who is gazing around with her enormous and complicated eyes.
Now she lifts her pale forearms and thoroughly washes her face.
Now she snaps her wings open, and floats away.
I don't know exactly what a prayer is.
which is what I have been doing all day.
My God, It's Full of Stars
BY TRACY K. SMITH
We like to think of it as parallel to what we know,
Only bigger. One man against the authorities.
Or one man against a city of zombies. One man
Who is not, in fact, a man, sent to understand
The caravan of men now chasing him like red ants
Let loose down the pants of America. Man on the run.
Man with a ship to catch, a payload to drop,
This message going out to all of space. . . . Though
Maybe it’s more like life below the sea: silent,
Buoyant, bizarrely benign. Relics
Of an outmoded design. Some like to imagine
A cosmic mother watching through a spray of stars,
Mouthing yes, yes as we toddle toward the light,
Biting her lip if we teeter at some ledge. Longing
To sweep us to her breast, she hopes for the best
While the father storms through adjacent rooms
Ranting with the force of Kingdom Come,
Not caring anymore what might snap us in its jaw.
Sometimes, what I see is a library in a rural community.
All the tall shelves in the big open room. And the pencils
In a cup at Circulation, gnawed on by the entire population.
The books have lived here all along, belonging
For weeks at a time to one or another in the brief sequence
Of family names, speaking (at night mostly) to a face,
A pair of eyes. The most remarkable lies.
Charlton Heston is waiting to be let in. He asked once politely.
A second time with force from the diaphragm. The third time,
He did it like Moses: arms raised high, face an apocryphal white.
Shirt crisp, suit trim, he stoops a little coming in,
Then grows tall. He scans the room. He stands until I gesture,
Then he sits. Birds commence their evening chatter. Someone fires
Charcoals out below. He’ll take a whiskey if I have it. Water if I don’t.
I ask him to start from the beginning, but he goes only halfway back.
That was the future once, he says. Before the world went upside down.
Hero, survivor, God’s right hand man, I know he sees the blank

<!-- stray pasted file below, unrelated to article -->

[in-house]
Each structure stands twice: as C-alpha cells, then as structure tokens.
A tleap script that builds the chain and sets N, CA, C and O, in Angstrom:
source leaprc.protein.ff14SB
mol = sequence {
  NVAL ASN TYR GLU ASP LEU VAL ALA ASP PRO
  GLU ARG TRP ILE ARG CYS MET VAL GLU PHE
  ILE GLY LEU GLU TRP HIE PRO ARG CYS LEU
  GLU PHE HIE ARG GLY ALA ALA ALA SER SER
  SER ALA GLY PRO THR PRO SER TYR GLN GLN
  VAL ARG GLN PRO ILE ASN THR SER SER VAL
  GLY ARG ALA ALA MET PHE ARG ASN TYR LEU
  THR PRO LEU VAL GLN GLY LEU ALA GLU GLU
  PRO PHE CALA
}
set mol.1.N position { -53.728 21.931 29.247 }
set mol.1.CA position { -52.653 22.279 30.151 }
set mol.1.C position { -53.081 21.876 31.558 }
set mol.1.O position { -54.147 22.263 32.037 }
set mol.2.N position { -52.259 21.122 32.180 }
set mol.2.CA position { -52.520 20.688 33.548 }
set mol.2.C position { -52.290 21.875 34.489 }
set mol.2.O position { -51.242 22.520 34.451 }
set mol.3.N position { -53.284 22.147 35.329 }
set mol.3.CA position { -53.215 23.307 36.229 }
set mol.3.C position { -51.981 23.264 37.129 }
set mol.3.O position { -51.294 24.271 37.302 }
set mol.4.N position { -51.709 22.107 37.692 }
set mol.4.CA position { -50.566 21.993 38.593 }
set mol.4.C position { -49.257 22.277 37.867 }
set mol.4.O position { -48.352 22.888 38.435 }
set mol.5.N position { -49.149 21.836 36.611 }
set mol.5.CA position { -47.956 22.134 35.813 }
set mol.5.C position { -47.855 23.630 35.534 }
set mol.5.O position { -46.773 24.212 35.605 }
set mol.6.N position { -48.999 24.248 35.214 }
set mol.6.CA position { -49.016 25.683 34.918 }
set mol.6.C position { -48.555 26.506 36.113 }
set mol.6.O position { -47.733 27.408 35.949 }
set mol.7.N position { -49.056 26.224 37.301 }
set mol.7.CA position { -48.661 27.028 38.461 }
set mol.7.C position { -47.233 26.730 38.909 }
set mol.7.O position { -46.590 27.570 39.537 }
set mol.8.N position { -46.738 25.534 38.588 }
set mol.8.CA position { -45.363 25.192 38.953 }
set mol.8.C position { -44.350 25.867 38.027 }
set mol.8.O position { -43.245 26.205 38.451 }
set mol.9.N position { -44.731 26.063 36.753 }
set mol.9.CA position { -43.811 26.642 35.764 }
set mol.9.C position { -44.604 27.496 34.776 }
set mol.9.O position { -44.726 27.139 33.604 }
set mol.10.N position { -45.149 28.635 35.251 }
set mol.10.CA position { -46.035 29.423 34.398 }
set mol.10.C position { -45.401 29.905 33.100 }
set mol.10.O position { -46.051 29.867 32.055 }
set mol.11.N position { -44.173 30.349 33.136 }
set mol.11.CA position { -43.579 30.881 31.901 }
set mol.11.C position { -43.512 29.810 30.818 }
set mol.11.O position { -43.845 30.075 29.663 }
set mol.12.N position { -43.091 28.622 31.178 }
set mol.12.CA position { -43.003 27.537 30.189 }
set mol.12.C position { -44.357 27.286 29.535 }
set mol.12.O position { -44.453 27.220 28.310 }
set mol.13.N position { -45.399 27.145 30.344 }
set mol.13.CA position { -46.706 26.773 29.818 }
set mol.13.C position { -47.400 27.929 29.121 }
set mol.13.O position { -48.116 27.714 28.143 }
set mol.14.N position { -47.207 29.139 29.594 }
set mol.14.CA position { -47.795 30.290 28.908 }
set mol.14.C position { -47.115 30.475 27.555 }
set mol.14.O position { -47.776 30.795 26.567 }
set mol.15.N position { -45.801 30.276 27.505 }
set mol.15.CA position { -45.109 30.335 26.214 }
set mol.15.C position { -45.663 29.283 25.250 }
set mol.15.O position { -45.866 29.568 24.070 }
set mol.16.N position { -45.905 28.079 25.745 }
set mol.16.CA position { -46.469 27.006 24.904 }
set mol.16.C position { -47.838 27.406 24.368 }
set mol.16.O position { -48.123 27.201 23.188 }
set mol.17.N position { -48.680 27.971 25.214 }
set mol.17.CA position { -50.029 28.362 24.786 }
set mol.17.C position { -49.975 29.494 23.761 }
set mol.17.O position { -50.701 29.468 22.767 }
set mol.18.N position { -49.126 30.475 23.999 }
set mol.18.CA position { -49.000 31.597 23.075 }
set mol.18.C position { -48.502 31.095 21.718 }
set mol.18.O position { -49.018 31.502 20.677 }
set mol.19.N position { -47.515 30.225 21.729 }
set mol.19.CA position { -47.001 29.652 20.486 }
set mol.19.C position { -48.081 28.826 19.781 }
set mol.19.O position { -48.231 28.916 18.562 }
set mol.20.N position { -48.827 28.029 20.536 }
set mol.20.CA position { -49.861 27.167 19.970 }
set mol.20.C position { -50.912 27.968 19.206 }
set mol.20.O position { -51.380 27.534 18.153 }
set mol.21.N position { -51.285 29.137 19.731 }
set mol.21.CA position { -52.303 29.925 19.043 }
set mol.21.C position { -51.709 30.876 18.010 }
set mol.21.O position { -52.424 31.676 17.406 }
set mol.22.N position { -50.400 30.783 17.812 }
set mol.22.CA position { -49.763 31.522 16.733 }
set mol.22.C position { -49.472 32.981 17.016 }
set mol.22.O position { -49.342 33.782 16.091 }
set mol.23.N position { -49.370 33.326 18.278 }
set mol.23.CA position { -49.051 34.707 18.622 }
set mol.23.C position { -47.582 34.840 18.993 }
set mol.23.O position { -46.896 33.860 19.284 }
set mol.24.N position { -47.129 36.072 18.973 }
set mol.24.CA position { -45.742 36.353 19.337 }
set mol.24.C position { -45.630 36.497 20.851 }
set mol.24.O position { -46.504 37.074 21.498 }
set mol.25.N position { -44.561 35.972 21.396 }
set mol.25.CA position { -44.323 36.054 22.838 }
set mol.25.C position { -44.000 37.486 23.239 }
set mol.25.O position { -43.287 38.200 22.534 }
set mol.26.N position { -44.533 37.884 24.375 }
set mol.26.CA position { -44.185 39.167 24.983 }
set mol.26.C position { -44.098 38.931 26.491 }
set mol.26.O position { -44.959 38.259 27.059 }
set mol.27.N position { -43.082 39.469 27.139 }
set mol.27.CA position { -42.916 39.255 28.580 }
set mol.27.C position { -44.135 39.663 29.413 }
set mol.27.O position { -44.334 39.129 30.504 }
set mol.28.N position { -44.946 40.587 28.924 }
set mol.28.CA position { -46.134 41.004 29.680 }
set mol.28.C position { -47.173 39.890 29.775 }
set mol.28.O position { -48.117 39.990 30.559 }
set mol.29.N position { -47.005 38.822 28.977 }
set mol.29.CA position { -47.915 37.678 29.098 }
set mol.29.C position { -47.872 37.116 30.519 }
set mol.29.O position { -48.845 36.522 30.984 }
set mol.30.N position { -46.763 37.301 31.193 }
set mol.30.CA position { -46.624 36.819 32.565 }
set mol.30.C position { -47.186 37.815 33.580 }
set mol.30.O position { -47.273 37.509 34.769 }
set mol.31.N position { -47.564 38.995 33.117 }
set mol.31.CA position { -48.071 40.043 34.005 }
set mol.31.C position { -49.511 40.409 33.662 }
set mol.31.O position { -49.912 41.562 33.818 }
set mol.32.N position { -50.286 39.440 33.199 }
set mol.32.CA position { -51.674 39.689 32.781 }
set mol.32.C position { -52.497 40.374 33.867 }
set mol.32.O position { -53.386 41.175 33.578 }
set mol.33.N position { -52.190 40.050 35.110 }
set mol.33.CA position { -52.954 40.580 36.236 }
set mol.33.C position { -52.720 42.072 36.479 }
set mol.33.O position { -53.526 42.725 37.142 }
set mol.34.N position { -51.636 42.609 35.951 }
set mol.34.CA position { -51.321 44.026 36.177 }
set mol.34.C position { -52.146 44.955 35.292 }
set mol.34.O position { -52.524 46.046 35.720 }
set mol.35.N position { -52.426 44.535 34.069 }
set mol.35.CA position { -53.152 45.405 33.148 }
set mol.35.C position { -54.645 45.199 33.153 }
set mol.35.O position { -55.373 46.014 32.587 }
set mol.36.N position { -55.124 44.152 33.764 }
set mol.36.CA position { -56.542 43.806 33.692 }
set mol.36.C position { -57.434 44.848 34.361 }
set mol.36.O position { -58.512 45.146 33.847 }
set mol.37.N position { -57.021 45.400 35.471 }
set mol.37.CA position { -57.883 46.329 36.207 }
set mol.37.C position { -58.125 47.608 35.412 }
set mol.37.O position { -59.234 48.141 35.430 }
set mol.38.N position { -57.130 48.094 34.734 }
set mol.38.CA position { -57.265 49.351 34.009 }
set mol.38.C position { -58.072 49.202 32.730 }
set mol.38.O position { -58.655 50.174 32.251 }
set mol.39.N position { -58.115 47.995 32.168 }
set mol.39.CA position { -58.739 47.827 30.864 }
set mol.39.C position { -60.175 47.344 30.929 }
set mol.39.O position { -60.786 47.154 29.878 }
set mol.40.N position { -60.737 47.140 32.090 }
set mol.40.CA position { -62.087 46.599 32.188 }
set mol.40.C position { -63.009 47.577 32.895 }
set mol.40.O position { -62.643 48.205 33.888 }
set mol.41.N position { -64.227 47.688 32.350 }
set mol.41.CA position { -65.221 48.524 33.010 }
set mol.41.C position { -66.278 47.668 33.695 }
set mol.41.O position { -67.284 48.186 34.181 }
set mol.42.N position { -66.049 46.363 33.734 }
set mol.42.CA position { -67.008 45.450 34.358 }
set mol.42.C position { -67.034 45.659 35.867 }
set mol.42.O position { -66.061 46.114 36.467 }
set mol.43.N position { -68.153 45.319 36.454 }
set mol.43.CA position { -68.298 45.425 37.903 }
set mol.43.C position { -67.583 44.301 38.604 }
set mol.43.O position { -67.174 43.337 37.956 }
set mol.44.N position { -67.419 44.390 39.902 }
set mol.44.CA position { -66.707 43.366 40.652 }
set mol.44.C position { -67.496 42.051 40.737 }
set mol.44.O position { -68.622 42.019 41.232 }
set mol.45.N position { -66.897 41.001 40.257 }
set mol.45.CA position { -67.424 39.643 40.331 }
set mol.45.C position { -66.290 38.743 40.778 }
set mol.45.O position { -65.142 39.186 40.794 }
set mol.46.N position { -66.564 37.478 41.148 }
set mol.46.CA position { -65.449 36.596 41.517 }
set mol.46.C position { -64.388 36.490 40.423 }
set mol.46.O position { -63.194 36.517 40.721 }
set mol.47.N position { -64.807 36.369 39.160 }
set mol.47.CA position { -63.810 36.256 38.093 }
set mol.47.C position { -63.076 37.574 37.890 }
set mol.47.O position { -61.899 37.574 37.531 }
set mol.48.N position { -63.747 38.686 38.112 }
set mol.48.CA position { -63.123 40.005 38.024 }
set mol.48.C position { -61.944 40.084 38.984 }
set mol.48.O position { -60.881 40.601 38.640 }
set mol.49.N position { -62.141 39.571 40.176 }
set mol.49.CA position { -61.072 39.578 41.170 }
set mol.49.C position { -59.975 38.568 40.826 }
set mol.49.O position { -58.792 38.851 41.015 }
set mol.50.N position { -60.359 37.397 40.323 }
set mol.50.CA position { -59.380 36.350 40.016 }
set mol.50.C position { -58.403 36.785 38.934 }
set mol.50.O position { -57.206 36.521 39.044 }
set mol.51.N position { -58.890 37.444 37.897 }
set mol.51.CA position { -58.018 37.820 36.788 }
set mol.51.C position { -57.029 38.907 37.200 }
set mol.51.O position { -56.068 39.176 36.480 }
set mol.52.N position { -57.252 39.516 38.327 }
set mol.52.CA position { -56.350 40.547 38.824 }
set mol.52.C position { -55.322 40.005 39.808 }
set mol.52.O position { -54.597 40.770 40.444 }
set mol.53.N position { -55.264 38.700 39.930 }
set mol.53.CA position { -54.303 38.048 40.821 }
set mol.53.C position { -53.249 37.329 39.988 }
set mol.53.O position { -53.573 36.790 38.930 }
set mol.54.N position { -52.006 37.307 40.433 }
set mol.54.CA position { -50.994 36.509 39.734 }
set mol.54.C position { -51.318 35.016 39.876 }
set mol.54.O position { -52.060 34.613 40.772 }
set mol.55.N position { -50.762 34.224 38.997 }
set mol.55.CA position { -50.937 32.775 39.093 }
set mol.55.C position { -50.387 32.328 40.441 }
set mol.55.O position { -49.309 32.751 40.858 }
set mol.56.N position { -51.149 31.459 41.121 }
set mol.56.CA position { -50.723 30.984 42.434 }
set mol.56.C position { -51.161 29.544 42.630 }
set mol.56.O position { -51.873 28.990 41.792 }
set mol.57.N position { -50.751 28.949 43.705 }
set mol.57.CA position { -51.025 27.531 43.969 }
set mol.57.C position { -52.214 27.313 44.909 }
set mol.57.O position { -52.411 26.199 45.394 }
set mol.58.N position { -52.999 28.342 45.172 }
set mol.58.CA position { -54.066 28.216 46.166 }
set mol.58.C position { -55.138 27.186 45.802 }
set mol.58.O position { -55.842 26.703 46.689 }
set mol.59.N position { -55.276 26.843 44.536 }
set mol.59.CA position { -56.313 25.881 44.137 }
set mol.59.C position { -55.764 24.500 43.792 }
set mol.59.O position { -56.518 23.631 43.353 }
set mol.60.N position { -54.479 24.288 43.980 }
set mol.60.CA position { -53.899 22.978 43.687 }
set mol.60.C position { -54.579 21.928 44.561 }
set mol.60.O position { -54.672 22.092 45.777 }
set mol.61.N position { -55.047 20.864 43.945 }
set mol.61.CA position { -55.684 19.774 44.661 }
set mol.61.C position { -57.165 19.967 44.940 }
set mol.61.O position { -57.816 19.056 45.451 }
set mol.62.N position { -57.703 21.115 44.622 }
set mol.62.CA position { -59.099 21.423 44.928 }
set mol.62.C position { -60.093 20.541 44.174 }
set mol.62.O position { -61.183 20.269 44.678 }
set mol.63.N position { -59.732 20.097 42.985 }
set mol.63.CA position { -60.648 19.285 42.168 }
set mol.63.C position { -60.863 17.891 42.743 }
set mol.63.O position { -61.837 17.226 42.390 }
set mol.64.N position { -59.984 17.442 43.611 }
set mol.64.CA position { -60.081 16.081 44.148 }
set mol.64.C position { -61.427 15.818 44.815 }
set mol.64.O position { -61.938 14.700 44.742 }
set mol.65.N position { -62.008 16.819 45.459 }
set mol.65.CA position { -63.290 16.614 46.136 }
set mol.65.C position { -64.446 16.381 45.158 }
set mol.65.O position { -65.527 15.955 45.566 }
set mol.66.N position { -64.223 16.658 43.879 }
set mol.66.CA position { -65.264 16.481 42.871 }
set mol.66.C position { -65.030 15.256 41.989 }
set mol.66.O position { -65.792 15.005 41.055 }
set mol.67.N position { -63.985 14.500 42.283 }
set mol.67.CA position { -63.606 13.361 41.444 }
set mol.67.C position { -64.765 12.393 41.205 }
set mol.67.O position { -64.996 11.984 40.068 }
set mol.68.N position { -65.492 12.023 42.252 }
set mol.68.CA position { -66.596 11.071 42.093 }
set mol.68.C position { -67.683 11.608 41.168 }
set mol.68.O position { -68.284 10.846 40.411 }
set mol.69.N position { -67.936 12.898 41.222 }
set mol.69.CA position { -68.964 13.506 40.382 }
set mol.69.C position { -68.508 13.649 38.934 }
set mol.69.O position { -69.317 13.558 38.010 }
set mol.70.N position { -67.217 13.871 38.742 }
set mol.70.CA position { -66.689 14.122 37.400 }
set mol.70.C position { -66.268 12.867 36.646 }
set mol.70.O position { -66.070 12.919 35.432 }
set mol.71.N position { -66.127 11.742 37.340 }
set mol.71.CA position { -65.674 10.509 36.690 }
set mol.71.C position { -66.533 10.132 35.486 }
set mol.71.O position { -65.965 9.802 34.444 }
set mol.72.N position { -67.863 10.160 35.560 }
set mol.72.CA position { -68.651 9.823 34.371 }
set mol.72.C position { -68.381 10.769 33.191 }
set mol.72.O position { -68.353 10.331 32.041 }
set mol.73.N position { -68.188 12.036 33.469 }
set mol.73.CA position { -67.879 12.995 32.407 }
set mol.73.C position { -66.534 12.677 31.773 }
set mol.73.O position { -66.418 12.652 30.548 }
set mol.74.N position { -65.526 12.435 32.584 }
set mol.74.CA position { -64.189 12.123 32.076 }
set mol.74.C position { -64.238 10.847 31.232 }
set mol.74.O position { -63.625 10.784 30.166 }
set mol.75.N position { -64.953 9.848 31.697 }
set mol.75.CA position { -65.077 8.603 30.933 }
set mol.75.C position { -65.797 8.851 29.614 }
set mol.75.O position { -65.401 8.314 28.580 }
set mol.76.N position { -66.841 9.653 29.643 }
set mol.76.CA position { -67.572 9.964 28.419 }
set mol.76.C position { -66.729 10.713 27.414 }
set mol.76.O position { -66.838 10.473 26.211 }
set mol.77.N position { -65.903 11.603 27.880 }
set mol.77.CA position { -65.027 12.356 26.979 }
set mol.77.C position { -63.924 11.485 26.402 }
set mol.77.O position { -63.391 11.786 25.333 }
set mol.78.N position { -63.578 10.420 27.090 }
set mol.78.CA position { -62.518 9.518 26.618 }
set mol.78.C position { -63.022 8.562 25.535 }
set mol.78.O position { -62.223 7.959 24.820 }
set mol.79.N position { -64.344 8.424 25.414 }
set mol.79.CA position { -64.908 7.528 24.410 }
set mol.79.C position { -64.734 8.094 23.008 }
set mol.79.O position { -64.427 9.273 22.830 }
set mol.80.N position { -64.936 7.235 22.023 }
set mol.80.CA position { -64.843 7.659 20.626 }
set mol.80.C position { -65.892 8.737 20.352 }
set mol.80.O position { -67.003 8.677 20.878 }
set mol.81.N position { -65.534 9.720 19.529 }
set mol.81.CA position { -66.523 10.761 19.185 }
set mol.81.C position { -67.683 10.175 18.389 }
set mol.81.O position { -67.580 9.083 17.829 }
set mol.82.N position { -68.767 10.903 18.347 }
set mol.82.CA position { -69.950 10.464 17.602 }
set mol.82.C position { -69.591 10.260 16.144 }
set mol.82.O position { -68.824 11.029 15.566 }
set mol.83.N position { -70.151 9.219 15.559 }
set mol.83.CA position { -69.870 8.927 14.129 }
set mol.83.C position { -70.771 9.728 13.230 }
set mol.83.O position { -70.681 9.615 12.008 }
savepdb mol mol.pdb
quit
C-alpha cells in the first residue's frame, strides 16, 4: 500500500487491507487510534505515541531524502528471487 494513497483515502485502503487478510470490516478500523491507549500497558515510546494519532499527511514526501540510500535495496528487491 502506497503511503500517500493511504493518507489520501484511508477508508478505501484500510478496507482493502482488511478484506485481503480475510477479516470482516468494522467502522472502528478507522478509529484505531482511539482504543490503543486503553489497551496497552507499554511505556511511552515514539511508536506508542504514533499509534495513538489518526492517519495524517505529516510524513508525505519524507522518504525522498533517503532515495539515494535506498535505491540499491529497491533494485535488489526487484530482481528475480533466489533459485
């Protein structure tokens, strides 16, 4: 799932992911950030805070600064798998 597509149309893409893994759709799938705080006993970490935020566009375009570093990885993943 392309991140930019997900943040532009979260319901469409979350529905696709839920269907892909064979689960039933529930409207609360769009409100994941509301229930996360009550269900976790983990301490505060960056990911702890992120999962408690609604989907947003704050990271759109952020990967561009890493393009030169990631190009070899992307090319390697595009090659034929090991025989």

Surface of the moon where I see a language built from brick and bone.
He sits straight in his seat, takes a long, slow high-thespian breath,
Then lets it go. For all I know, I was the last true man on this earth. And:
May I smoke? The voices outside soften. Planes jet past heading off or back.
Someone cries that she does not want to go to bed. Footsteps overhead.
A fountain in the neighbor’s yard babbles to itself, and the night air
Lifts the sound indoors. It was another time, he says, picking up again.
We were pioneers. Will you fight to stay alive here, riding the earth
Toward God-knows-where? I think of Atlantis buried under ice, gone
One day from sight, the shore from which it rose now glacial and stark.
Our eyes adjust to the dark.
Perhaps the great error is believing we’re alone,
That the others have come and gone—a momentary blip—
When all along, space might be choc-full of traffic,
Bursting at the seams with energy we neither feel
Nor see, flush against us, living, dying, deciding,
Setting solid feet down on planets everywhere,
Bowing to the great stars that command, pitching stones
At whatever are their moons. They live wondering
If they are the only ones, knowing only the wish to know,
And the great black distance they—we—flicker in.
Maybe the dead know, their eyes widening at last,
Seeing the high beams of a million galaxies flick on
At twilight. Hearing the engines flare, the horns
Not letting up, the frenzy of being. I want to be
One notch below bedlam, like a radio without a dial.
Wide open, so everything floods in at once.